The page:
Bayliff was the first speaker and her presentation was broad and far-reaching, touching on topics including commanders’ role, the role of military justice and reporting trends among other facets of the issue of sexual assault in the military. Of particular note were statistics she shared that showed 69.4 percent of reported sexual assaults were military-on-military; that 52 percent of survivors who say they reported their assaults said they experienced some form of retaliation; and that 83 percent of survivors indicated they felt they were re-victimized by the legal system. Bayliff noted there is a significant correlation between survivors’ experiences with the military justice system and the development of post traumatic stress disorder.
Bayliff also touched upon the issue of alcohol and sexual assault, reminding summit attendees that alcohol does not cause sexual assault and predators use alcohol as a weapon. She reinforced that society views alcohol use differently for survivors and predators, where alcohol use by survivors is perceived as making them responsible and where alcohol use by perpetrators is seen as an excuse for their criminal behavior.
Bayliff also reinforced the need for leadership to be directly engaged, noting that unfavorable command climates, where sexual harassment and other misconduct are tolerated, leads to a higher risk for sexual assault. She continued by saying a poor command climate tells perpetrators this command is a safe place for thier behavior.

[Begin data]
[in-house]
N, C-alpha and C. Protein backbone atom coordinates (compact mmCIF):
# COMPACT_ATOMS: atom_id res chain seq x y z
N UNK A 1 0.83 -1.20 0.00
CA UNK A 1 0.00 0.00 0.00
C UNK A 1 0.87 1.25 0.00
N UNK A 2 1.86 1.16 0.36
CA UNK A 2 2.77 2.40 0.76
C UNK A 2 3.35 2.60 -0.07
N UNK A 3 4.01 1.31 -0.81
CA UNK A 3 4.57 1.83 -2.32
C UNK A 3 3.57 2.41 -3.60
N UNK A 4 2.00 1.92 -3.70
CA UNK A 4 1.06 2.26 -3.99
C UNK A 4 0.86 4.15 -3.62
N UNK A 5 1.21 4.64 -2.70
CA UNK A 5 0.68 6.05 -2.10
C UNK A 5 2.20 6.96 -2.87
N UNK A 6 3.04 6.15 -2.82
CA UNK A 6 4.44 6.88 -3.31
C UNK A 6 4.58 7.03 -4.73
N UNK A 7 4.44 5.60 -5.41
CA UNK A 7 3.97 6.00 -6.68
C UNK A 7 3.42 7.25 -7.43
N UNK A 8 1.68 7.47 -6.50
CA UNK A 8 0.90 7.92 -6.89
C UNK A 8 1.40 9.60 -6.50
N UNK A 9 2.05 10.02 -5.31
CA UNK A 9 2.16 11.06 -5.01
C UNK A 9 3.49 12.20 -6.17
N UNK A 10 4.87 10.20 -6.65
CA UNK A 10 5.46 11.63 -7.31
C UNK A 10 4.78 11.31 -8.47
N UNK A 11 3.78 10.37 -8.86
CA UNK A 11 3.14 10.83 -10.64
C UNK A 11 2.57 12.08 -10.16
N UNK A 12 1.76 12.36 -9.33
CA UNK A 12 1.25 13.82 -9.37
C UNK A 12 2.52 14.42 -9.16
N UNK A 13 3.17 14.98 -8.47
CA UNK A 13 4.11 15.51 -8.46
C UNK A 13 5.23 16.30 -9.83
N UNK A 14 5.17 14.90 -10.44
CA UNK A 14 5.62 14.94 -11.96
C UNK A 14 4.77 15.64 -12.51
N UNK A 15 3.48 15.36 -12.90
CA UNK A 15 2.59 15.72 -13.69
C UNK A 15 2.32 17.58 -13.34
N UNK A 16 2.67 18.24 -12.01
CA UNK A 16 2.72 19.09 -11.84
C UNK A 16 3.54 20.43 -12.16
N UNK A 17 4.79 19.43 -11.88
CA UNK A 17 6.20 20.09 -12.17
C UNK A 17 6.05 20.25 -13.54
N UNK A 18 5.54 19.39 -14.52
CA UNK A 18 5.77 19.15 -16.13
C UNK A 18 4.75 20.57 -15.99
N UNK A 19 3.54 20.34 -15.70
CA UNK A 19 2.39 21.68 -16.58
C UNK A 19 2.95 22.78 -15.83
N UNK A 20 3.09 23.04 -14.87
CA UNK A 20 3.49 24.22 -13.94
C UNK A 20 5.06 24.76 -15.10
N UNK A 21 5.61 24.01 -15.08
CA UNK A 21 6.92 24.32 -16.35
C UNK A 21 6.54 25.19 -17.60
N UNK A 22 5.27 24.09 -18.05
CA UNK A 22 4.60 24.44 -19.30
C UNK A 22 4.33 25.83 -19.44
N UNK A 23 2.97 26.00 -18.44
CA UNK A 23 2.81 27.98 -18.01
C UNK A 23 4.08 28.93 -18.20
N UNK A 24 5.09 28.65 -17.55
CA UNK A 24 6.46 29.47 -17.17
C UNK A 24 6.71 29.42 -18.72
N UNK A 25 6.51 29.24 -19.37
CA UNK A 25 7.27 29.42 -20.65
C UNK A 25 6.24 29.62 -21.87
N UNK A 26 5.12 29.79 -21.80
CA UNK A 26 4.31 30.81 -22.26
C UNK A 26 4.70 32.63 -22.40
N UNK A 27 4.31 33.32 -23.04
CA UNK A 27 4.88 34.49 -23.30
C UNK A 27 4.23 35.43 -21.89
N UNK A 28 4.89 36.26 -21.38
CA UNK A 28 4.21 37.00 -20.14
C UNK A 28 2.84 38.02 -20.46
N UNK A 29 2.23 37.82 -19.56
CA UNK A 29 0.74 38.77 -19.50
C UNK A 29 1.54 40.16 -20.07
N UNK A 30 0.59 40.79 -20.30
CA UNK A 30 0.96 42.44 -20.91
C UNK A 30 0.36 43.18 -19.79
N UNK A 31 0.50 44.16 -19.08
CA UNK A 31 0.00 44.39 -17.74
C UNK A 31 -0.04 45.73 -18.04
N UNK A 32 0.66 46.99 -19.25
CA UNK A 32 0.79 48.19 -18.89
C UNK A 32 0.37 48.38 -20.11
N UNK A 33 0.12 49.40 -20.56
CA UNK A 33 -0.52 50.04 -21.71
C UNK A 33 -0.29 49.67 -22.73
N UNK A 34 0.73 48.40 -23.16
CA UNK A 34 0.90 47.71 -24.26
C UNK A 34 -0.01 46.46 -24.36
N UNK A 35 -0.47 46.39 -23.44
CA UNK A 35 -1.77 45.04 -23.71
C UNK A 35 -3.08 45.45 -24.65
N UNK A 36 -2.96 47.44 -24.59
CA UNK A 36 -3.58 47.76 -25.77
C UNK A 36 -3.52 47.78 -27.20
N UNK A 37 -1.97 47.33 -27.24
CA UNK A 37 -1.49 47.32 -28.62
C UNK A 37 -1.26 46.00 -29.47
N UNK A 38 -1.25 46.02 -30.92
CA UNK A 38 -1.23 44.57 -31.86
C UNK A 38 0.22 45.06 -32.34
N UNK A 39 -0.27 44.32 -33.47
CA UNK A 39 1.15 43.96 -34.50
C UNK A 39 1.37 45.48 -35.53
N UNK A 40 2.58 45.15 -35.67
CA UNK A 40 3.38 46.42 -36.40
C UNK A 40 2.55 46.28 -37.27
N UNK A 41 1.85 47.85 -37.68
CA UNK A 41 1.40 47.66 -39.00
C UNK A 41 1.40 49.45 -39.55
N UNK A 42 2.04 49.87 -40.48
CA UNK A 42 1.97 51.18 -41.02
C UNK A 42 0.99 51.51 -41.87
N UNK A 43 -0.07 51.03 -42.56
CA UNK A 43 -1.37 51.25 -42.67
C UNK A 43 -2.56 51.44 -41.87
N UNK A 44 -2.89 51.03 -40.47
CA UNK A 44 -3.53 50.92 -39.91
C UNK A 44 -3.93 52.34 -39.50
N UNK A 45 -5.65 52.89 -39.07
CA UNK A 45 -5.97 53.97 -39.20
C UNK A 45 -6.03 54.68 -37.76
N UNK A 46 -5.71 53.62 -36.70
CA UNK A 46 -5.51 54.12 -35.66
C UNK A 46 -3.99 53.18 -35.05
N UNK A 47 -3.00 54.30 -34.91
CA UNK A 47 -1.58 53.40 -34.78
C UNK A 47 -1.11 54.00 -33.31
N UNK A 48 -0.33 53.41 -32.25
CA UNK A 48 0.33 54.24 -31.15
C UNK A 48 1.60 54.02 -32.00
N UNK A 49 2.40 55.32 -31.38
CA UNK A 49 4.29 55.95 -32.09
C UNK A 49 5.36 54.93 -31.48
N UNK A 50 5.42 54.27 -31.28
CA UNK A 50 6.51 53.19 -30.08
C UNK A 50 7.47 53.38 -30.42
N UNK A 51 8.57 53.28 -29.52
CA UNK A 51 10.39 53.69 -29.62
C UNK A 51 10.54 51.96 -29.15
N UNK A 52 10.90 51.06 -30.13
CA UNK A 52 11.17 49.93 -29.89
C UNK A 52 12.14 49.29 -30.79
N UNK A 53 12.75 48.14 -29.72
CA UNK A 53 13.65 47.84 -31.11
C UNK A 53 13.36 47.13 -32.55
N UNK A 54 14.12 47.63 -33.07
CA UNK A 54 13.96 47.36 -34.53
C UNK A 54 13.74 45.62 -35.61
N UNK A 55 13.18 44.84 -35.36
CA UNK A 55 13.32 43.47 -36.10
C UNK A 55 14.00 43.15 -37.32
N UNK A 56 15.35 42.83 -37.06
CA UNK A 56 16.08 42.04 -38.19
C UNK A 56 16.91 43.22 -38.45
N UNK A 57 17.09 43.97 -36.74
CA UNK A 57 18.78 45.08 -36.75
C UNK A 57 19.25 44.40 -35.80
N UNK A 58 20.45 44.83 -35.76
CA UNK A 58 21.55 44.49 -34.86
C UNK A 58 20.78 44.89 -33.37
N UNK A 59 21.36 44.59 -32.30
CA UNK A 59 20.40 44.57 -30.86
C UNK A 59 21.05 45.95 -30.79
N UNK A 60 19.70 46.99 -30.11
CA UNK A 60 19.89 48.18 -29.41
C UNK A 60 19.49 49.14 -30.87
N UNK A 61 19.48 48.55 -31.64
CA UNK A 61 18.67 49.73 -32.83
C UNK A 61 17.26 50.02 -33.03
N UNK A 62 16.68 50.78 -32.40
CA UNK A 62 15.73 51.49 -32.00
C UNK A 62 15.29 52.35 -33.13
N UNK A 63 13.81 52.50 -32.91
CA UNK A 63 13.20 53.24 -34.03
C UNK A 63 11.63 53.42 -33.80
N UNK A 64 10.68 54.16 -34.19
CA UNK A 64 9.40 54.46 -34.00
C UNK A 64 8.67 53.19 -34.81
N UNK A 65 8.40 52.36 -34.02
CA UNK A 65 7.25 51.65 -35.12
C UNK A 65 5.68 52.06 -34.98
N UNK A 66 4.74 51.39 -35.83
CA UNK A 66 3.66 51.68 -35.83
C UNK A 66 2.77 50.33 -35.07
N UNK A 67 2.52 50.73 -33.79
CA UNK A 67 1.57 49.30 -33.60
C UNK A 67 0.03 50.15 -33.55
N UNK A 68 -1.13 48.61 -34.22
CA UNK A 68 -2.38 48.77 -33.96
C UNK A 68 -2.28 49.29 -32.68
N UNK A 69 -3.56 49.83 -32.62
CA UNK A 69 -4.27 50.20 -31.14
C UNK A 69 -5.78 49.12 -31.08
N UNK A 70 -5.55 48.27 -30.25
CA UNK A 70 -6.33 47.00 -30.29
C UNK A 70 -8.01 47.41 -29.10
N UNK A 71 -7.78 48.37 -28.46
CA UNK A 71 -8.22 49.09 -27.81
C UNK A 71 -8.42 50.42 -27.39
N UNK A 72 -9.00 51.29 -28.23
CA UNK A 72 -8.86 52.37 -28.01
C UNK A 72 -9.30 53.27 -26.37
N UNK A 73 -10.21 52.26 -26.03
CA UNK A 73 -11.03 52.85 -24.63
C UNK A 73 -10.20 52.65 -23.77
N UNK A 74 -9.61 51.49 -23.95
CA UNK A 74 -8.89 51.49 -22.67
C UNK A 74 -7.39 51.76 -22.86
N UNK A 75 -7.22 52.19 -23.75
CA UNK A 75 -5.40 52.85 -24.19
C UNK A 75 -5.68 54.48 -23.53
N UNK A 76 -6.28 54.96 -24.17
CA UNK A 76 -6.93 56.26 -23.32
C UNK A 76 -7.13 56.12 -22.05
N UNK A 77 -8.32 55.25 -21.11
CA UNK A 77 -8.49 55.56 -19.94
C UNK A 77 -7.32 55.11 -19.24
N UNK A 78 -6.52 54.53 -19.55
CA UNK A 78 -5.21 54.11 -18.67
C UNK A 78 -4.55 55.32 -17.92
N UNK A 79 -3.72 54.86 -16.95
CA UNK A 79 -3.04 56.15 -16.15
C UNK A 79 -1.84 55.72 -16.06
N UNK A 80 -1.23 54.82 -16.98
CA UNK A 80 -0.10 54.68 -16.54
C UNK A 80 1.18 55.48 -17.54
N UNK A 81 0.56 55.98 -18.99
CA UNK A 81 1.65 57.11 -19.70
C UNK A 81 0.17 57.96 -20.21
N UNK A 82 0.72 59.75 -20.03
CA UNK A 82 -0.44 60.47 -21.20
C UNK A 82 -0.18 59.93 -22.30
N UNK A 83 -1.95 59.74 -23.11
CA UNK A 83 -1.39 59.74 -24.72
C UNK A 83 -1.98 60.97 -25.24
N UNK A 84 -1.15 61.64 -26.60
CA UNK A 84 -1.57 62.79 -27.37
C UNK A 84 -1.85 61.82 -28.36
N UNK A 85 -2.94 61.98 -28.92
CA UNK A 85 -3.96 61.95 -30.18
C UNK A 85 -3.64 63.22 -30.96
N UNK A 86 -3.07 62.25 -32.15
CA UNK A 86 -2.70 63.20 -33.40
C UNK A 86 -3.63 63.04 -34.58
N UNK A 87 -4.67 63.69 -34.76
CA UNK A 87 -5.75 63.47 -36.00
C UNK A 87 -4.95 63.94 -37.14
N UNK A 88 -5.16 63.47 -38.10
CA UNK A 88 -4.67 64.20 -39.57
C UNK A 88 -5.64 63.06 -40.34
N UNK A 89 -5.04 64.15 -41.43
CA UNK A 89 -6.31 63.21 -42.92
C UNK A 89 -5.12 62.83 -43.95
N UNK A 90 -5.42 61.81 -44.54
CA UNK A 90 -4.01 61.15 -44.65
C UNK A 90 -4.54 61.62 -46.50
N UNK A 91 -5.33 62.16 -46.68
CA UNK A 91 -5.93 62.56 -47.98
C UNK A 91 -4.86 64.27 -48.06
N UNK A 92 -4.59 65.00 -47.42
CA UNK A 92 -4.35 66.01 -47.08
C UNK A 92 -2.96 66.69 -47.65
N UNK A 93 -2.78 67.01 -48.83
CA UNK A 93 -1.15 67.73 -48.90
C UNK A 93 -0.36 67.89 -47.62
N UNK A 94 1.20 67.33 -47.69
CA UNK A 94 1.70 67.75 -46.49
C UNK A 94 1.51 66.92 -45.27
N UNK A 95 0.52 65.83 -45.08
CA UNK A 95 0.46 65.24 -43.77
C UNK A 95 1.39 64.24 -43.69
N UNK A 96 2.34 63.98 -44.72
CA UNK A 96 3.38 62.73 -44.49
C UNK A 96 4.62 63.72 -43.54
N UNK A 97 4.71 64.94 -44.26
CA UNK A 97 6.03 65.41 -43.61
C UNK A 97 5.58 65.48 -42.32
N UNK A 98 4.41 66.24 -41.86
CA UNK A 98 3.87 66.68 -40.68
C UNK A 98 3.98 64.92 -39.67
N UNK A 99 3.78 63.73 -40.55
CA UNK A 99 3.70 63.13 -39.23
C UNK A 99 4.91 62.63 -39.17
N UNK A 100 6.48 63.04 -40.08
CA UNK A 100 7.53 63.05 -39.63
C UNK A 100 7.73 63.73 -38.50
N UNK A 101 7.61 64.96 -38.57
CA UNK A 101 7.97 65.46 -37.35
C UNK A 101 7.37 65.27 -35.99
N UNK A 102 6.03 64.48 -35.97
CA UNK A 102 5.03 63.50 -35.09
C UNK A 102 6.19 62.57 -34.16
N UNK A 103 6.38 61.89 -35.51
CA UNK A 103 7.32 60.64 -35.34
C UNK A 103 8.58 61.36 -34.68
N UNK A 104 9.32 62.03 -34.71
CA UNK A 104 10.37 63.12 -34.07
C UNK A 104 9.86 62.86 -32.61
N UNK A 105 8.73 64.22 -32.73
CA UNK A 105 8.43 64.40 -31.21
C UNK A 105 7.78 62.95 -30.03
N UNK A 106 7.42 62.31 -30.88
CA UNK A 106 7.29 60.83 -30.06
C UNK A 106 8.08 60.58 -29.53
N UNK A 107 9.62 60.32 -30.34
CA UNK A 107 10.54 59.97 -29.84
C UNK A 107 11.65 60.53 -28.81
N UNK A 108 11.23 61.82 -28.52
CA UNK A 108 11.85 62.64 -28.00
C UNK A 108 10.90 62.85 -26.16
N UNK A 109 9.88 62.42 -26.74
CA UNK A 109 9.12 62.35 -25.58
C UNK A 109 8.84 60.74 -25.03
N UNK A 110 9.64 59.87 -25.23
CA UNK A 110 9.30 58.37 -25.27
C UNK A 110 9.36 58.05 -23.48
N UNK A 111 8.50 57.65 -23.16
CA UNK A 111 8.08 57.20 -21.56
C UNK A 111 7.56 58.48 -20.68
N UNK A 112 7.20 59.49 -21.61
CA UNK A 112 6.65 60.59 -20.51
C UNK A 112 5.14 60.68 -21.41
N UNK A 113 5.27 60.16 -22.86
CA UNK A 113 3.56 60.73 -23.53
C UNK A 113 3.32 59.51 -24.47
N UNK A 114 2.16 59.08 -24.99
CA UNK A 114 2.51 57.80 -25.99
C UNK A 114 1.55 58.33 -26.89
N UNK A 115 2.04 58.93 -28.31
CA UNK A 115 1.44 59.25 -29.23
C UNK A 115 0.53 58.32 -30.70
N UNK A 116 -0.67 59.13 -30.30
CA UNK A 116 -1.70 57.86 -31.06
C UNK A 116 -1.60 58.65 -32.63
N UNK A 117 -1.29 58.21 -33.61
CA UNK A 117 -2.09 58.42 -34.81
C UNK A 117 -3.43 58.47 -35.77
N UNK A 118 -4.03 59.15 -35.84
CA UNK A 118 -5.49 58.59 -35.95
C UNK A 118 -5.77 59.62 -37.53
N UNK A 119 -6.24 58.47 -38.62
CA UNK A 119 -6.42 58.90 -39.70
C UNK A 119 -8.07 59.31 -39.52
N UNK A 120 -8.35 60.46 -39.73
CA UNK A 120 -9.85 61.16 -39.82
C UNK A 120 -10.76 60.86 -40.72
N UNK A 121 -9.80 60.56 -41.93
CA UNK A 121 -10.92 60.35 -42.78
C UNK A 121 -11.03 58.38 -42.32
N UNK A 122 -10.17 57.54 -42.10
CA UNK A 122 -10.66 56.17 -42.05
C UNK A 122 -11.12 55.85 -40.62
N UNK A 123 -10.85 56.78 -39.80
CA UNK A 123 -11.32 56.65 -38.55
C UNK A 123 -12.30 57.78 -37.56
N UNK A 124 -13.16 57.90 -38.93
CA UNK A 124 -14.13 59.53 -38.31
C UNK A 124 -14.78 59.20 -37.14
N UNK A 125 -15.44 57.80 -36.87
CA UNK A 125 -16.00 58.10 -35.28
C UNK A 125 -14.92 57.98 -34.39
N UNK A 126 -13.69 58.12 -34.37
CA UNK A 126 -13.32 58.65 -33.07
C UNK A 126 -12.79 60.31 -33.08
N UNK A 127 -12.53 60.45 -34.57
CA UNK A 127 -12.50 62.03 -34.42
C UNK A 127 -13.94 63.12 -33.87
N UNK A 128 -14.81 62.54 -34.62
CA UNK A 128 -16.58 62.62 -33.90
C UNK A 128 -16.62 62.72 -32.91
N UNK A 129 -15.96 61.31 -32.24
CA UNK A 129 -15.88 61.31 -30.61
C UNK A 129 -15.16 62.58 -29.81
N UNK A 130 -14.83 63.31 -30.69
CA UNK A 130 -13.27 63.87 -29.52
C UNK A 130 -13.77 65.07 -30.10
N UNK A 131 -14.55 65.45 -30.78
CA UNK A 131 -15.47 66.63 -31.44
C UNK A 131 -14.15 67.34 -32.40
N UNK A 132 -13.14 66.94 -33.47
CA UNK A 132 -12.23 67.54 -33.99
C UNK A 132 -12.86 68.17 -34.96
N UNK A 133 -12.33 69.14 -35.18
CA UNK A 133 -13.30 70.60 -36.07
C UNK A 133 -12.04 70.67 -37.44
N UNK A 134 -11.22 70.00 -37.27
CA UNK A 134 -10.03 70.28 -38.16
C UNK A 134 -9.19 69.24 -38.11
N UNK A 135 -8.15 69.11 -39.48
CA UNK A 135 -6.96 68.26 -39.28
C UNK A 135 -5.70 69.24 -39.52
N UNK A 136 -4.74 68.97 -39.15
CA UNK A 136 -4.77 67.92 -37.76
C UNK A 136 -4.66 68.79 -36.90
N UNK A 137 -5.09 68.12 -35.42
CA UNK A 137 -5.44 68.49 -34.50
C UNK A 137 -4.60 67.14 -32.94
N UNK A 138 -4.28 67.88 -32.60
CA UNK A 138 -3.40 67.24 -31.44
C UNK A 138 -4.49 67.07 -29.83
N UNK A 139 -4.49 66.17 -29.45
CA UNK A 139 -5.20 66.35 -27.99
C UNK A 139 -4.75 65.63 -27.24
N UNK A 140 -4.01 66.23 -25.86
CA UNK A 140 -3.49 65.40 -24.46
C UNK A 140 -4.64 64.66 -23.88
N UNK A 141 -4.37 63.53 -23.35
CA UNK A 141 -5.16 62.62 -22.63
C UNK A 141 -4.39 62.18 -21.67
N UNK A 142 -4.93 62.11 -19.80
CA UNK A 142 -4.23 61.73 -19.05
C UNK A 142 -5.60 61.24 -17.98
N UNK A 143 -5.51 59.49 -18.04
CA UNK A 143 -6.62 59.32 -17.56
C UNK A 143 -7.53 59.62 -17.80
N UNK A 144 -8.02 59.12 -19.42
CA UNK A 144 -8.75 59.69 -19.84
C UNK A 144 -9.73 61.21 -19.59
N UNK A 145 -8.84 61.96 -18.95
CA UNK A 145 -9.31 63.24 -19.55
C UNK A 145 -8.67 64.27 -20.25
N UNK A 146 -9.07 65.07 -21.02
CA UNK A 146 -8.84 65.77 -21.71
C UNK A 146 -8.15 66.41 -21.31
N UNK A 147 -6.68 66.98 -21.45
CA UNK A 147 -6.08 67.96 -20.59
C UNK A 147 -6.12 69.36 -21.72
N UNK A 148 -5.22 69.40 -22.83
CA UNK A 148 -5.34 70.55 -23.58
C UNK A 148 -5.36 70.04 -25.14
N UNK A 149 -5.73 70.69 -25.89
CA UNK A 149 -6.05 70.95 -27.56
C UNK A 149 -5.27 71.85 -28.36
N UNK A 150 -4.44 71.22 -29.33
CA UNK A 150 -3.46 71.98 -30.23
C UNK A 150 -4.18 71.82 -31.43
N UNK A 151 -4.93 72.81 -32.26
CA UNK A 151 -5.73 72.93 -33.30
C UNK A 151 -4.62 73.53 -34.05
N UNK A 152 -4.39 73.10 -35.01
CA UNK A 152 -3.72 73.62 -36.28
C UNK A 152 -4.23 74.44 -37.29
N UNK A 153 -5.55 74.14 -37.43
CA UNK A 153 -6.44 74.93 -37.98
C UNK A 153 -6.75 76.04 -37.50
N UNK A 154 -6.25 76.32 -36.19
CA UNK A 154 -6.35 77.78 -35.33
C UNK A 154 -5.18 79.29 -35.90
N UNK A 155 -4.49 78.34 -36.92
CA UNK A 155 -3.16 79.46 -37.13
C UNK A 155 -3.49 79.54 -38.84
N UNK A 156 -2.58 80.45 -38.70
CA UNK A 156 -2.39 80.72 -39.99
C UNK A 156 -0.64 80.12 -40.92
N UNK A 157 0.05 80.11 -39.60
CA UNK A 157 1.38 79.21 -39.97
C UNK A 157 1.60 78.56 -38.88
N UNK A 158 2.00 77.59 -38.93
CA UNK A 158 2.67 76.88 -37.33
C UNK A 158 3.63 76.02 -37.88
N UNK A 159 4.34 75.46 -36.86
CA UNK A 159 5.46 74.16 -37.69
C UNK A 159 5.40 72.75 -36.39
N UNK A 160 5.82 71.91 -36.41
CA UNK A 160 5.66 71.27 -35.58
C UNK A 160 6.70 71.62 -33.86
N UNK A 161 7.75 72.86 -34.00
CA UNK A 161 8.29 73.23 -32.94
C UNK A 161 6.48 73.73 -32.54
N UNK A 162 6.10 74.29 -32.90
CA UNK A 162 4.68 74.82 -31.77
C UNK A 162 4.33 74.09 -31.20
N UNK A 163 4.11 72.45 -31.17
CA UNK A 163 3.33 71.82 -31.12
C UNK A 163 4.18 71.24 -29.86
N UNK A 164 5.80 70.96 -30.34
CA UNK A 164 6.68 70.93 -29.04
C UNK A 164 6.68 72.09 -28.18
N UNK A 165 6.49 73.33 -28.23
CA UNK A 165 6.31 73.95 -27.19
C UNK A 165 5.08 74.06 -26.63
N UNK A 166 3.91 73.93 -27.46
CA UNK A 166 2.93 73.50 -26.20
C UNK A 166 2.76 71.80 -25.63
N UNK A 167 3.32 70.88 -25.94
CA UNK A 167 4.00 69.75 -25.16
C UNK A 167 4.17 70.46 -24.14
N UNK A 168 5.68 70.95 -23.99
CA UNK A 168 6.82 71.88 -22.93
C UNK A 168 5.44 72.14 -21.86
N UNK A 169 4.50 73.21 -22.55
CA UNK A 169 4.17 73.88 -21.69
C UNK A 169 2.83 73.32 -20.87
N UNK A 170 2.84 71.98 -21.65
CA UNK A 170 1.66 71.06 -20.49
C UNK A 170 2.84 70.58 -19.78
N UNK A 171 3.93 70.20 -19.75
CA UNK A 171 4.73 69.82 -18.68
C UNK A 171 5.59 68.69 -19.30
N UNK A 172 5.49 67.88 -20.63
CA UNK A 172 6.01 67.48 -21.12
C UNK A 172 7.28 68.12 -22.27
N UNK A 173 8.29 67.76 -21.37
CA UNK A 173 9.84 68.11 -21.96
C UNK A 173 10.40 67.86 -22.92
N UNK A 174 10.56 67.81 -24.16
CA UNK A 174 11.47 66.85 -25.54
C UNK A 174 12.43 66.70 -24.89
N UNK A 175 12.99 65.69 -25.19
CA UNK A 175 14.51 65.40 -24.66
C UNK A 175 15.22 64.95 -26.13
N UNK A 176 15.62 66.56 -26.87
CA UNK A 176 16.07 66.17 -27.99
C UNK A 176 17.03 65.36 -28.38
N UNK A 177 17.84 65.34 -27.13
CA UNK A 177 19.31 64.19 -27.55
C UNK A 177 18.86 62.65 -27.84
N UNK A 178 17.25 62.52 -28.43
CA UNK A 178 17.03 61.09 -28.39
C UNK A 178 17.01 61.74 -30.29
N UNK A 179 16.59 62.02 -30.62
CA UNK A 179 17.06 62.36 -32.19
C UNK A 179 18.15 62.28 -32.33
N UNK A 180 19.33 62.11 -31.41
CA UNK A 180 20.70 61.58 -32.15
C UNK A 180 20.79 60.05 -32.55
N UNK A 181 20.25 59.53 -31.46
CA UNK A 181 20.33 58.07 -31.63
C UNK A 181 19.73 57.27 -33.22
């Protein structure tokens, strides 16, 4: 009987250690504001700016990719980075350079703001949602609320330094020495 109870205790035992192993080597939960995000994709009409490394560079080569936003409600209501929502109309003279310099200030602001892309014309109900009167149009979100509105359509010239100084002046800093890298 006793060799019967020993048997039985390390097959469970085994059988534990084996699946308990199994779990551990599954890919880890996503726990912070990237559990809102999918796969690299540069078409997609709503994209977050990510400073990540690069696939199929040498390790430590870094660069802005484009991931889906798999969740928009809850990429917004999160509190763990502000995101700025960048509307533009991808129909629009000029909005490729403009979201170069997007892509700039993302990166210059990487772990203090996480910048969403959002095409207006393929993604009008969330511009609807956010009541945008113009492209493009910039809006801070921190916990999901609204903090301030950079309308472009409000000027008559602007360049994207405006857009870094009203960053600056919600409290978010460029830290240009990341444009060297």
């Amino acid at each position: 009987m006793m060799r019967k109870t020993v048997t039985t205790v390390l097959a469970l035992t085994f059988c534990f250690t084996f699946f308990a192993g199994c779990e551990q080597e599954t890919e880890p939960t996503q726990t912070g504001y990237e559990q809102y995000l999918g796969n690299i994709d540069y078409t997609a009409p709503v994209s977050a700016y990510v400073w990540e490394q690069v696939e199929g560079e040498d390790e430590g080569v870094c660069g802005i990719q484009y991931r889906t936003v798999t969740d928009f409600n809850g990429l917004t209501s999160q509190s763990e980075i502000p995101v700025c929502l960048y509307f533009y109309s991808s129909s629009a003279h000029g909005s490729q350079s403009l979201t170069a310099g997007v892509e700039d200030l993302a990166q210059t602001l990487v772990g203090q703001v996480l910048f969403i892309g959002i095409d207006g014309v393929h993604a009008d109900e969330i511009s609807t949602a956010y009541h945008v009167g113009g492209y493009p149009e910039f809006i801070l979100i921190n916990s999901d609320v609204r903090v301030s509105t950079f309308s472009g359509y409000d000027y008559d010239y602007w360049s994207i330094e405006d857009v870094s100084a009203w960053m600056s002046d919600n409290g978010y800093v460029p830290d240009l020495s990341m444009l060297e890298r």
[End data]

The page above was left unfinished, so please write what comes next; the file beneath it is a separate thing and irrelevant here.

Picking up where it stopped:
Bayliff challenged the audience to be directly engaged, noting leaders in the Coast Guard “have a lot of power to change this.” Bayliff encouraged summit attendees to view reporting of sexual assault as an “act of courage” and as an opportunity to find serial predators within the service.
Her insights prompted Coast Guard Sexual Assault Prevention Council chairperson and Deputy Commandant for Mission Support Vice Adm. Manson R. Brown, to remark, based upon Bayliff’s information, the service will re-examine its approach to its prevention activities and the service’s overall campaign.
The afternoon session was a moderated panel discussion featuring sexual assault response coordinator Kristin Cox from the 13th Coast Guard District, Lt. Cmdr. Peterson, staff judge advocate, Neal Marzloff of Coast Guard Investigative Services, Senior Chief Petty Officer David Pierias, officer in charge at Station Depoe Bay, and two survivors of sexual assault who selflessly volunteered to share their experiences with summit attendees.
The sexual assault survivors, whose names are withheld here to protect their privacy, not only shared their experiences, they shared their views on where they believe the service is as a whole in dealing with sexual assault. Their candid comments reinforced some of the discussion from the morning session while others challenged conventional wisdom and highlighted the unintended consequences of reporting sexual assault.